Enough with the buffoonery

You know, a lot of things in EMS just don’t make sense. Spinal immobilization, continued use of Lidocaine, Lasix, Epi the list can go on. I suppose we do these things for a variety of reasons. Following protocols, job security, going along to get along etc.

One thing that has been really buttering my biscuit these days is this whole patient signature thing. This idea that having the patient sign the privacy form, billing form, no fault form etc. clarifies why they are in the ambulance. To me if they are in the ambulance it “implies” they want to be there. If they can’t sign because they are unconscious etc. it still “implies” they want to be there and having me or a nurse sign that they couldn’t sign is ridiculous.

EMS1Shouldn’t our documentation be enough to state why they were transported. How we found them, their complaints, our findings and treatments. Isn’t that all enough to warrant the need for an ambulance? Why do we subject patients to signing unfamiliar forms and computer screens when they are in duress. Chest pain, difficulty breathing, trauma and otherwise. “Oh excuse me sir, I know you are having chest pain and your 12 lead is showing a STEMI but can you allow me stop everything I am doing to save your life and direct your attention to my billing form.”

“Ma’am I know you are immobilized to a flat board with a stiff collar on your neck and although this alone should be enough of unnecessary treatment, can you sign this no fault form while on your back unable to move your head and in a most uncomfortable position”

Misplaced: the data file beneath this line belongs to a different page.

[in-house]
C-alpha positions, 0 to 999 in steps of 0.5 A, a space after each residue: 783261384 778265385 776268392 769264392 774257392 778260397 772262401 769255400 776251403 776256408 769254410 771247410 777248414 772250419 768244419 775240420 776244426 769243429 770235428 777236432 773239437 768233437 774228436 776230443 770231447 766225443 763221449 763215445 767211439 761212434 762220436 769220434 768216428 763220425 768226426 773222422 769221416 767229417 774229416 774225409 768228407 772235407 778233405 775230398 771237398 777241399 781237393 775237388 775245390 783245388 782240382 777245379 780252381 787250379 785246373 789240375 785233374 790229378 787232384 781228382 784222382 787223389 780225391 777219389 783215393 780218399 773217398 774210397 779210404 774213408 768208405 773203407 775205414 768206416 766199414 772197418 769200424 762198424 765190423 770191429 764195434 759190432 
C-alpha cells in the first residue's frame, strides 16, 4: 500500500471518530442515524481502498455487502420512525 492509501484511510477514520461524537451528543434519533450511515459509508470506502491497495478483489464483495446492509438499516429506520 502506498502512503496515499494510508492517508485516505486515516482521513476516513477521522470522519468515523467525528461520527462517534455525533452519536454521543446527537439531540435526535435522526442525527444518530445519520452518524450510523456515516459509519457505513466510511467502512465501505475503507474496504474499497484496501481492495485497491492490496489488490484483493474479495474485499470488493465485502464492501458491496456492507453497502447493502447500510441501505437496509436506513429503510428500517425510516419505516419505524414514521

My personal favorite. The 80-90 year old patient who can barely see, has arthritis and is being asked to use a computer screen and stylus… (what’s a stylus) to sign their name. Now press hard, don’t let your hand rest on the screen, no lets try again, oh wait, that’s good enough, I know it looks nothing like your signature….. “UNCLE!!”

“What” you say, “most patients can sign”? They aren’t in duress or in precarious positions not to sign? Maybe these patients should be going by some other means to the hospital. Perhaps they should be signing before you transport, that in your opinion they don’t require an emergency transport and that they may be required to pay the ambulance bill themselves.

Sure some patients need the ambulance and they most likely can also sign. But why is that part of the deal? Shouldn’t our assessment, care and documentation of it all assure the need for ambulance transport?

Now there are those who will say that it only takes a few minutes to get a signature. Its not a big deal, its part of the job and on and on. While this may be true at the root of it all, requiring these signatures has evolved in EMS from not needing them, to sometimes needing them to needing them is mandatory, patient condition be damned.

To me, the fact that the patient is in the ambulance accepting transport and treatment as I document the same on my report implies they want to be there and agree to being transported. I don’t know about you but I have not seen ambulances driving around snatching people off the street and taking them to emergency rooms against their will. But I guess if they did, as long as they got a signature somehow it would be OK.